Mars. The “red planet” has had a powerful presence in the human imagination for thousands of years. Because it is visible with the naked eye, and because of its striking colour, Mars has been directly observed by countless people. It has worked its way into mythology, religion, scientific inquiry, and of course into science fiction. From the lurid alien world of the Victorian and pulp eras, to the more grounded portrayals that followed the visit by Mariner 4 in the 1960s, to the contemporary realistic approach, Mars has been a staple of SF.
In particular, the idea of colonising Mars has fascinated writers for generations. Because of the planet’s relative closeness to Earth, the presence of its atmosphere, and the existence of water ice on the surface, colonisation by humans has long been a tantalisingly plausible prospect. Since the findings about the red planet provided by the Mariner and Viking spacecraft, depictions of human colonies in SF took on a more realistic and scientifically-grounded approach. Of these works, the epic Mars trilogy by Kim Stanley Robinson is arguably the best known and most acclaimed.
The trilogy comprises the novels Red Mars, Green Mars, and Blue Mars which were originally published in 1992, 1993 and 1996 respectively. As their titles imply, the books are not only about an effort to colonise Mars, but to go further - to terraform it, to permanently alter the planet to better suit human habitation. The shift in colours reflects the alteration to Mars over the course of the series, from the hostile red planet, to the green planet in transition, to the blue Earth-like world.
The series is truly huge in scope - in paperback, the trilogy totals over 2,200 pages and the narrative covers almost 200 years, beginning in earnest with the first mass landing on Mars which takes place in 2027. It’s a timescale which, if you think about it, doesn’t leave humanity much time to get organised, at this point. Robinson’s books aren’t huge just in terms of page count or timescale - they also touch on a wide range of ideas. Red Mars alone includes substantial material on geology, climatology, psychology, political theory, social dynamics, biology, genetic engineering, even architecture.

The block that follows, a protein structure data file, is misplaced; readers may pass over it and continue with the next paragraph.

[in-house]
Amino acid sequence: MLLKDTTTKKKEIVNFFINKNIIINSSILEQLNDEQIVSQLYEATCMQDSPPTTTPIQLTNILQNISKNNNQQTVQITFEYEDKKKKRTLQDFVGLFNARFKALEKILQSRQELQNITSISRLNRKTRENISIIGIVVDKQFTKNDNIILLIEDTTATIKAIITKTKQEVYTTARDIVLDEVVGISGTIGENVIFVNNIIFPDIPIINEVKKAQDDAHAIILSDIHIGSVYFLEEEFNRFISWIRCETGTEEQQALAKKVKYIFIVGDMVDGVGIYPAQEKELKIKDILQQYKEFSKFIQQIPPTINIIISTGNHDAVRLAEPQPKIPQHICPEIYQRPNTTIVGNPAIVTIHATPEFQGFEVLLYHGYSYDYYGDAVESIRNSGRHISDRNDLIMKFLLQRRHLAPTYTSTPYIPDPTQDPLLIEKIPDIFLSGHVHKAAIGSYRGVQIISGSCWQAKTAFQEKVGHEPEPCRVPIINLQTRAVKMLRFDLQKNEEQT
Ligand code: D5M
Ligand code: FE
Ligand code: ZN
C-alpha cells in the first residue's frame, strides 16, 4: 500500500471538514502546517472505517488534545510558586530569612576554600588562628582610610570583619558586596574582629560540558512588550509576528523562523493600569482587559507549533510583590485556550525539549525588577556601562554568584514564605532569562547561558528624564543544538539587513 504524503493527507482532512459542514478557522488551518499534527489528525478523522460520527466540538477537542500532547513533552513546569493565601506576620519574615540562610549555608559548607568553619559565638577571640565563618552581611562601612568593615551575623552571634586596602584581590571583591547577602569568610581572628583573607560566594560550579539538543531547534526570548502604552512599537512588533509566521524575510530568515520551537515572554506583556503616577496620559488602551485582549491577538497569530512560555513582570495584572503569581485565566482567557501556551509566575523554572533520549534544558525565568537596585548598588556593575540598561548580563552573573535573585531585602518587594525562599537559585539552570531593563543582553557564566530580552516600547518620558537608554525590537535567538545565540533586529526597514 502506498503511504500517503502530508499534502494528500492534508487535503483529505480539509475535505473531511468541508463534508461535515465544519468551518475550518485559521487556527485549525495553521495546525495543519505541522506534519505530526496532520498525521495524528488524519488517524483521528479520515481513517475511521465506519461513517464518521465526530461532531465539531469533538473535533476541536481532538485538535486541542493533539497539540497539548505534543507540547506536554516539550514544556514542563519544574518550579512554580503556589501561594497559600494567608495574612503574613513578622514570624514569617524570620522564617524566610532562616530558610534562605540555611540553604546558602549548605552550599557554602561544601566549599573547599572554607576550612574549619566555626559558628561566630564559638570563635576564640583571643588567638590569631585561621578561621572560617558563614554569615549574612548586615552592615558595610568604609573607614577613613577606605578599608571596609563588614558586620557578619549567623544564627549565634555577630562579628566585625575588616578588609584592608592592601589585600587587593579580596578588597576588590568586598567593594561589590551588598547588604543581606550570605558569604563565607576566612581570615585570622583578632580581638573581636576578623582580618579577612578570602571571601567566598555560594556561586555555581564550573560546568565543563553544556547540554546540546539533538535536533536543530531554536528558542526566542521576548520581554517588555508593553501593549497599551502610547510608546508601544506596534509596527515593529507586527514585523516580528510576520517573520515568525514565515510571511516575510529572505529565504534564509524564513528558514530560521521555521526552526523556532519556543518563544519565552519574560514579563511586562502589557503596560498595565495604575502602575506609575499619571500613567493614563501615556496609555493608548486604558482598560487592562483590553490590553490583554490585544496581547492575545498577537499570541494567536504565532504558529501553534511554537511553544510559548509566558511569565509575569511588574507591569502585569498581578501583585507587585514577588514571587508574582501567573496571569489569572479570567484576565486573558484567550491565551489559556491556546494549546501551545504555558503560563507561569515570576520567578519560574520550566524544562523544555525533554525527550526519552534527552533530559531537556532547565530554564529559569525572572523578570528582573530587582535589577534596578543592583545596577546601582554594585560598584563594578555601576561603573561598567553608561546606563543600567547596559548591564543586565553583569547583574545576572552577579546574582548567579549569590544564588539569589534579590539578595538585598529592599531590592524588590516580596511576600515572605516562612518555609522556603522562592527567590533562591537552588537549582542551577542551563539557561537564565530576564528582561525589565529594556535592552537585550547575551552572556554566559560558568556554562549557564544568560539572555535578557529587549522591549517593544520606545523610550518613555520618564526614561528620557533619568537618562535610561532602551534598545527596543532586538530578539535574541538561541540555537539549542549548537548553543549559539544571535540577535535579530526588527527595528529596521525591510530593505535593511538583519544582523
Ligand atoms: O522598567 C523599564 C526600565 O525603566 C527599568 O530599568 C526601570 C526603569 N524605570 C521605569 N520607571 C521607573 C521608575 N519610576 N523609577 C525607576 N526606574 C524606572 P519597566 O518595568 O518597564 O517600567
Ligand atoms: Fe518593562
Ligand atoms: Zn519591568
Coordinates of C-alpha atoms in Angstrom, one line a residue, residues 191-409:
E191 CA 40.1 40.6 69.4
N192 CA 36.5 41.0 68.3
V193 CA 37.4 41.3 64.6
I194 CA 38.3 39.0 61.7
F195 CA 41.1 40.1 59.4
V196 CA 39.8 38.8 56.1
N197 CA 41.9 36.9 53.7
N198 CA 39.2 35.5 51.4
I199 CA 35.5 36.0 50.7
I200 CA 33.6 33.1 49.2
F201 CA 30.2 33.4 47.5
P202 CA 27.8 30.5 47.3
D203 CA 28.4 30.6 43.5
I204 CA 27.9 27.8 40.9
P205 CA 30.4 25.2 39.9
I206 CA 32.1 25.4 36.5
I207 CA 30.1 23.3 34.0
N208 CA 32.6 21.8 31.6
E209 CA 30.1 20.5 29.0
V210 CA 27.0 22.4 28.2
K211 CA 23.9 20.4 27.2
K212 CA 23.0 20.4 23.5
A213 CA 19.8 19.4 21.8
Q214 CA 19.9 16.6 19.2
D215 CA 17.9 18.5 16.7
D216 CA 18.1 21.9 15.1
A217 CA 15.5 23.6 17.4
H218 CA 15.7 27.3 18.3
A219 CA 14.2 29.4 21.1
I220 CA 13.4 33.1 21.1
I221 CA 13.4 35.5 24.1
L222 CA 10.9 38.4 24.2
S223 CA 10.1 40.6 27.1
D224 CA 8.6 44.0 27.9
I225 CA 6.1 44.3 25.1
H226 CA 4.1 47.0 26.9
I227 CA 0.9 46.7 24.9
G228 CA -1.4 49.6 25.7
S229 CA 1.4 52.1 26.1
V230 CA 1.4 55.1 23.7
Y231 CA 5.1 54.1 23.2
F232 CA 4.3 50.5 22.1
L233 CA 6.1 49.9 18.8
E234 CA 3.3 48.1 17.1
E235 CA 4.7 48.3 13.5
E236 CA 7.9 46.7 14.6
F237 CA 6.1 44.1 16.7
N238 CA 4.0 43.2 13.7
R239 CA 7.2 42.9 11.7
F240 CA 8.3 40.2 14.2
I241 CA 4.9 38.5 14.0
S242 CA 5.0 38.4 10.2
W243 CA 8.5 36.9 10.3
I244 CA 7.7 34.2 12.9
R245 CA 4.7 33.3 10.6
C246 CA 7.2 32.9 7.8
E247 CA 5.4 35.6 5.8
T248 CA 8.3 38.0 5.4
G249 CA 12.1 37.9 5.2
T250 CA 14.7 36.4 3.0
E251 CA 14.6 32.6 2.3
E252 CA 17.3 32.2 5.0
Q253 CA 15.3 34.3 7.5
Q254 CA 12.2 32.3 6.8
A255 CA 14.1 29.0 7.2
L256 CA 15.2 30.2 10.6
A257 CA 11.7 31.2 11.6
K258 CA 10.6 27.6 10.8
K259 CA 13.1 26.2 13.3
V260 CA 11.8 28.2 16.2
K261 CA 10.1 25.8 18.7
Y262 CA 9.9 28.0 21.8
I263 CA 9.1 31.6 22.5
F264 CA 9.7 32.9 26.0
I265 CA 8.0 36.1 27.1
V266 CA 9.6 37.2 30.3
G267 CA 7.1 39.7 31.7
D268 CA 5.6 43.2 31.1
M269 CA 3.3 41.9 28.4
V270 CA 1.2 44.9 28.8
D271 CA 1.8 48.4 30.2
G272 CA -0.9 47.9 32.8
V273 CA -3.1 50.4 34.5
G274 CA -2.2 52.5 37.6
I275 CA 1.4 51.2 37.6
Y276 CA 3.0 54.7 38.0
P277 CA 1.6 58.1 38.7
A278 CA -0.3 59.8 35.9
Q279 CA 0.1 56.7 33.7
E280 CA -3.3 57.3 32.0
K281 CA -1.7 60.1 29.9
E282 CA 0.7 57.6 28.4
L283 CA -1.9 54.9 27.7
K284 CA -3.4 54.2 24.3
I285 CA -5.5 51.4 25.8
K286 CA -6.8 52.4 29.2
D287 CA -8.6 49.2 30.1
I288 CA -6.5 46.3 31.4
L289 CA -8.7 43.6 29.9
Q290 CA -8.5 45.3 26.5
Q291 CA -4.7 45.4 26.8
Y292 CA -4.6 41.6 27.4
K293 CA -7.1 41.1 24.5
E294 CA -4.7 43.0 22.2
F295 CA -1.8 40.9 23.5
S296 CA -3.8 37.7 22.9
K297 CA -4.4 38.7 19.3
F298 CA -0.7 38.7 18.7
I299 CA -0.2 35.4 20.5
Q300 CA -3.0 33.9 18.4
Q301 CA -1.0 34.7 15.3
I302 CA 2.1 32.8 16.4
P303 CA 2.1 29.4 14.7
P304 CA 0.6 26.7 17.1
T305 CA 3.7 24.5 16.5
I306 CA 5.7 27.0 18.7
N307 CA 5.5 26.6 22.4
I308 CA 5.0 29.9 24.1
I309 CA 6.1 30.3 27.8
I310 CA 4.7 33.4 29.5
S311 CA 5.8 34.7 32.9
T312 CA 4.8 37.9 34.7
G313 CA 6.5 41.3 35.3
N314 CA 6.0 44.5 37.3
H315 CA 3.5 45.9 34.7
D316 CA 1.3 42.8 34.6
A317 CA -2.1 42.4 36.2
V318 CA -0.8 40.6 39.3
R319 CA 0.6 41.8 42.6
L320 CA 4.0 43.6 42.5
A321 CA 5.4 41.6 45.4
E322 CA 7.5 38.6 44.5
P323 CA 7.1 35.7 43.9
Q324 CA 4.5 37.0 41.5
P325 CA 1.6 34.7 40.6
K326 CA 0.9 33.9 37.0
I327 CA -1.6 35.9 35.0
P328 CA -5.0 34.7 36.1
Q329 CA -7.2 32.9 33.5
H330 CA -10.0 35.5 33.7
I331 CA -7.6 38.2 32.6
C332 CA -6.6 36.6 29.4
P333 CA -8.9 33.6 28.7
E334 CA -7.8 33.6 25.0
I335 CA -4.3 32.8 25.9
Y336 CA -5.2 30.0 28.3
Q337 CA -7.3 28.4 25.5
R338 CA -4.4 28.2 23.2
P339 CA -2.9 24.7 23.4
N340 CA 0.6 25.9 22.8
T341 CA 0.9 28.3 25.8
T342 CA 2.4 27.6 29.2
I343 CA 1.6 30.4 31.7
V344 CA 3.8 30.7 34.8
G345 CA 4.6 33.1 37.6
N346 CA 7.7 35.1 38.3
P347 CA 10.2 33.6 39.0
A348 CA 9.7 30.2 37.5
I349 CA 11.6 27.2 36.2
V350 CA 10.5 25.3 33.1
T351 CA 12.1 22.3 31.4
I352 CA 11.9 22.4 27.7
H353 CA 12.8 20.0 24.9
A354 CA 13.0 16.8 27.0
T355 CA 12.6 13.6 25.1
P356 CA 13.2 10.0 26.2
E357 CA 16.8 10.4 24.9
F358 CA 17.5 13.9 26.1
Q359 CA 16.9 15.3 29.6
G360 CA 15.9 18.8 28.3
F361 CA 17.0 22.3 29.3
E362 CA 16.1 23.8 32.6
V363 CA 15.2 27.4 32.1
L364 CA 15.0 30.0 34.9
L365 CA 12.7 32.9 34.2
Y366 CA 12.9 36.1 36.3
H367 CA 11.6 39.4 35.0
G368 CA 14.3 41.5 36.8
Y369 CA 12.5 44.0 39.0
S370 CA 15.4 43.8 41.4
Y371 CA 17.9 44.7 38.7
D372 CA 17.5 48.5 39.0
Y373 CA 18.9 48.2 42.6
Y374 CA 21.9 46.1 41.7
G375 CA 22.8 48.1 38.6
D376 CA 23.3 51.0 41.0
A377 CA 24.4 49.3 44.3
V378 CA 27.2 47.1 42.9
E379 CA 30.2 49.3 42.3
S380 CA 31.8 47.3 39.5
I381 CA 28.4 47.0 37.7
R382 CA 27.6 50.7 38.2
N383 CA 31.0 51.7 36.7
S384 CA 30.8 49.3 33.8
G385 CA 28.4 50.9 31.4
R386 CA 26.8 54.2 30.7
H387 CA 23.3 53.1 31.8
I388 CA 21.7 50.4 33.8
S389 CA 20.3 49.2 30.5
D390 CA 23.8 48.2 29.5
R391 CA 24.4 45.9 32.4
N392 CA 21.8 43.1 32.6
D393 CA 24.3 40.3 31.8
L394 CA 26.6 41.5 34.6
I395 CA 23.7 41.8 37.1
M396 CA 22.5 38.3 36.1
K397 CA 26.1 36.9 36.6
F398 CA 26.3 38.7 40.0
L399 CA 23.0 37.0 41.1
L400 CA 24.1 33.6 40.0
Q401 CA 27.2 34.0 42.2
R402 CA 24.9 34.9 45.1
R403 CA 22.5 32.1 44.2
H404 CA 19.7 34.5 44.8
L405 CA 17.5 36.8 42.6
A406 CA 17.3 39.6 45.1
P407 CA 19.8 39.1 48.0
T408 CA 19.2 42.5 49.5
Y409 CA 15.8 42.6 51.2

All of this has clear potential to be even drier than Mars itself, and it likely would be in the hands of a lesser writer than KSR. But he was a master even by 1992, likely in part to being taught by, among others, Ursula K. Le Guin. Crucially, people are always central to the series and KSR’s characters are thankfully multi-dimensional. The author also employs a structure whereby numerous individuals are followed for significant lengths of time, allowing the reader to see the colonisation mission from a variety of radically different perspectives. There is no denying that the Mars trilogy is a major undertaking, an intimidating read which probably won’t suit those new to SF. However, KSR’s inclusion of believable, rounded characters is a key part of how he makes something of tremendous scope not only readable, but genuinely engaging.
With this introduction to the series as a whole taken care of, it’s time to focus more specifically on the first part of the trilogy - Red Mars.
Originally published in 1992, Red Mars focuses on the initial decades of the human colonisation of the planet. To a large extent, it is based around the “First Hundred”, the one hundred individuals who make a mass landing on Mars in the spacecraft Ares in the year 2027. An early part of the book depicts the journey of Ares from a troubled Earth to the untouched wasteland of Mars, during which KSR introduces a subset of the First Hundred in some detail.